Families with IDD Praise State's Vaccination Clinic

April 8, 2021

The high risk that people with intellectual and developmental disabilities face from COVID-19 is well-documented.

A recent study in the New England Journal of Medicine concluded "having an intellectual disability was the strongest independent risk factor for presenting with a COVID-19 diagnosis and the strongest independent risk factor other than age for COVID-19 mortality. Patients with intellectual disabilities and their caregivers should be prioritized for vaccination and health care services."

During the COVID-19 pandemic, UNMC's Munroe-Meyer Institute (MMI) has been working to address the need for vaccination opportunities for people with IDD, as well as their parents and caregivers.

"One of MMI's pillars is to act as an advocate for individuals and families affected by IDD, both those we serve and others throughout the state," said Karoly Mirnics, MD, PhD, director of the institute. "In the face of the obvious danger to this population, we and our allies reached out right away to both the Douglas County Health Department and the State of Nebraska Department of Health and Human Services (DHHS)."

Both organizations were "extremely receptive," Dr. Mirnics said, and began working with MMI on the logistics of vaccine delivery.

Douglas County provided dedicated vaccinations to the IDD community over two weeks in March, working with MMI and partner organizations to alert clients of the vaccine availability.

Following Douglas County's effort, Nebraska DHHS organized four clinics -- the first COVID-19 vaccination clinics in the entire country to provide priority access to individuals with intellectual and developmental disabilities, their families and caregivers.

"I am grateful to the state and our colleagues and friends working at DHHS for partnering with MMI and others to hold this clinic and for their care for the IDD community in Nebraska," Dr. Mirnics said.

The first of these clinics took place on April 2 at CHI Health Center Omaha, in the facility's convention area. Future clinics are planned in Lincoln, Grand Island and Norfolk; dates and times will be announced soon by the state.

The reaction was robust: More than 600 people registered in advance for Friday's event, and many walk-ins meant that by 2 p.m., organizers expected to use most if not all of the 1,000 vaccine doses allotted for the clinic.

David and Mary Jo, parents of 20-year-old Leah, were so excited by the opportunity that they drove from Lincoln to attend the event, saying it was important for their daughter to get vaccinated.

"Her immune system is weak," said David of his daughter, a Special Olympics athlete. "I've been worried the whole time."

Image of a boy with short brown hair wearing a mask lifting his shortsleeve shirt arm to show a bandaidf from being vaccinatedLogan, 17, was at the clinic with his mother, Erine. Although he is on the autism spectrum, Logan said he was more interested in getting the shot because his 14-year-old sister also has intellectual and developmental disabilities.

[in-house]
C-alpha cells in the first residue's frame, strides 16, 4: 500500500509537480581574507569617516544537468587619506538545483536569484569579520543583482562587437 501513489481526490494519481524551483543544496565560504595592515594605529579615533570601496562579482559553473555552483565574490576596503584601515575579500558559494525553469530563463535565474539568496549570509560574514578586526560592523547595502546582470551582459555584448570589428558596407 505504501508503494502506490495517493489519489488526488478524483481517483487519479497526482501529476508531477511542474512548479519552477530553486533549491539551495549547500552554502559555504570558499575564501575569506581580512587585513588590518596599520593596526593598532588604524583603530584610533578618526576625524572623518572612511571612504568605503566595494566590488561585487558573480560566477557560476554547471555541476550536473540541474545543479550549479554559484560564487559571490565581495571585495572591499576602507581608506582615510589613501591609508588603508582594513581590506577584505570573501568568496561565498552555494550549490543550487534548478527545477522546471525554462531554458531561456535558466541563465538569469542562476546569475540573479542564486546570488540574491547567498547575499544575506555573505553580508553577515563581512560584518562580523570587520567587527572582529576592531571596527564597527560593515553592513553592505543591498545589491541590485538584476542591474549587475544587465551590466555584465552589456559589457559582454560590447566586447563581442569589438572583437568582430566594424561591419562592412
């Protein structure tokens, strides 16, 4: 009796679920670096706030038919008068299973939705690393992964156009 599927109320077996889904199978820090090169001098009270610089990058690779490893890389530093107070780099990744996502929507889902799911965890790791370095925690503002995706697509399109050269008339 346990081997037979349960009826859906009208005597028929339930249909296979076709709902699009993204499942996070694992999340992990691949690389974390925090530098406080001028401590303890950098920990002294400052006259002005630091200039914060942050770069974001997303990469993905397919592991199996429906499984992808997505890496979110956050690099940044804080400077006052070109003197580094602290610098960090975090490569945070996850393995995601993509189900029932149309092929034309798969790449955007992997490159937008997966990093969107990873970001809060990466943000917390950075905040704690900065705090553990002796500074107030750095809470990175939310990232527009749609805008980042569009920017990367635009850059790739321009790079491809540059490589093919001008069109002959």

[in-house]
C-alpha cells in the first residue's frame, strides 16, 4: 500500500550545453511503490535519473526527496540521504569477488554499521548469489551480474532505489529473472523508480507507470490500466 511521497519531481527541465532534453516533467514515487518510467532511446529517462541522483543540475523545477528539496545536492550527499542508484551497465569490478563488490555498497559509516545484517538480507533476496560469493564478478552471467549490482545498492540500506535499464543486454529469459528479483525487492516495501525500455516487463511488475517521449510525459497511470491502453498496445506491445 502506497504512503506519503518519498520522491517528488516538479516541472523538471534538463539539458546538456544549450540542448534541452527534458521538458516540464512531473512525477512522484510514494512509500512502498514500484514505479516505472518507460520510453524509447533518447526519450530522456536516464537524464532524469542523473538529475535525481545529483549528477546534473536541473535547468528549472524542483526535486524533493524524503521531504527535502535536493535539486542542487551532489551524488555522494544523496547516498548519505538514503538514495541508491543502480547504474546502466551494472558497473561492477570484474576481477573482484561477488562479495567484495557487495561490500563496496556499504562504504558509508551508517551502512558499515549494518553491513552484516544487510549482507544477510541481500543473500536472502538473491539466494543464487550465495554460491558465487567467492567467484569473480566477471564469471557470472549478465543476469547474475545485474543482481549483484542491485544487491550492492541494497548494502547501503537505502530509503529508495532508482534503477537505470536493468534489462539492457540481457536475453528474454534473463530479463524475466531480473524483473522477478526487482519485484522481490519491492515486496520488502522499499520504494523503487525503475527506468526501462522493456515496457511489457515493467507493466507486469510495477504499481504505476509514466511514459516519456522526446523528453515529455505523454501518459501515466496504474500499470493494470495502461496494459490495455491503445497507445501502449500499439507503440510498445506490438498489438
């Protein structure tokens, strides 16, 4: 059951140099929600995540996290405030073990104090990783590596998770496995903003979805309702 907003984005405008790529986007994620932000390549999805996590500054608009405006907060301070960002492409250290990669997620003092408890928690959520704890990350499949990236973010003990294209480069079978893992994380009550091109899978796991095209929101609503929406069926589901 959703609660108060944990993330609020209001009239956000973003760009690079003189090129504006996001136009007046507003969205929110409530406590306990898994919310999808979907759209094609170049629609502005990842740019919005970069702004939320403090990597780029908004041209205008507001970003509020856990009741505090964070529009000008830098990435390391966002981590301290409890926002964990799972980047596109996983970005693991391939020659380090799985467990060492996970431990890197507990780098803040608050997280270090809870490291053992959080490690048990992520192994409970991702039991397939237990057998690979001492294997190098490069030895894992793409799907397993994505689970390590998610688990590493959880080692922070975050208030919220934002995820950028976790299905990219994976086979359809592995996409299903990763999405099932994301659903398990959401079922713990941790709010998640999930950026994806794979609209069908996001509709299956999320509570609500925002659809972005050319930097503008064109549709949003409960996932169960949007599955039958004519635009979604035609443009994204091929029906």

Erine jumped at the opportunity to vaccinate her age-eligible son. "My husband and I are already vaccinated, but with our daughter at home, she needs her health protected a little more based on her conditions. So big brother is here getting vaccinated."

The IDD-specific clinic was a welcome effort, Erine said.

"I'm a medic by trade," she said. "I believe and trust in science, so I want to be sure we're doing as much as possible to get us all back to normal in this country."

Tony Green, director of the Nebraska Division of Developmental Disabilities, said the DHHS has always prioritized people with IDD, and that he was happy to expand efforts so that vaccines could be offered publicly to everyone in the IDD community.

"It's days like these that remind me why 30 years ago I decided to advocate for this population and have done so my whole career -- this is exciting," he said.

Kerry Kernen, division chief, community health, nutrition and clinical services, Douglas County Health Department, said she had worked with Dr. Mirnics on the county's efforts, facilitated by the state, to reach out to MMI's patient population with vaccination opportunities.

Green said that organizations such as MMI, Special Olympics and others have been helpful to the state throughout the COVID-19 pandemic. "From the beginning, we recognized that folks with IDD were a high priority for us. We started, with the limited vaccine we had early on; the advocacy groups continued to push us, and we listened."

As Leah's family was getting ready to leave the clinic on Friday, Mary Jo said it meant a lot that the state is holding clinics specifically for the IDD community.

"This is wonderful," she said. "David and I have been vaccinated for several weeks now, but Leah is our main concern.

"I was thinking, 'Somebody must have really pushed for this,' and I'm glad someone did. I'm grateful."

What others are saying

"The Munroe-Meyer Institute has always been an advocate and ambassador for those with intellectual and developmental disabilities, so it is no surprise that they worked so hard in leading the way to provide Covid vaccines for those who need it most. We appreciate their leadership and partnership, and look forward to our athletes getting all they need so we can get back on the field of play." -Carolyn Chamberlin, President & CEO, Special Olympics Nebraska

Caption: From top to bottom. Leah, 20 and Logan, 17, and show off their vaccination band-aids Friday at Nebraska's first COVID-19 vaccination clinic for persons and families with intellectual and developmental disablities.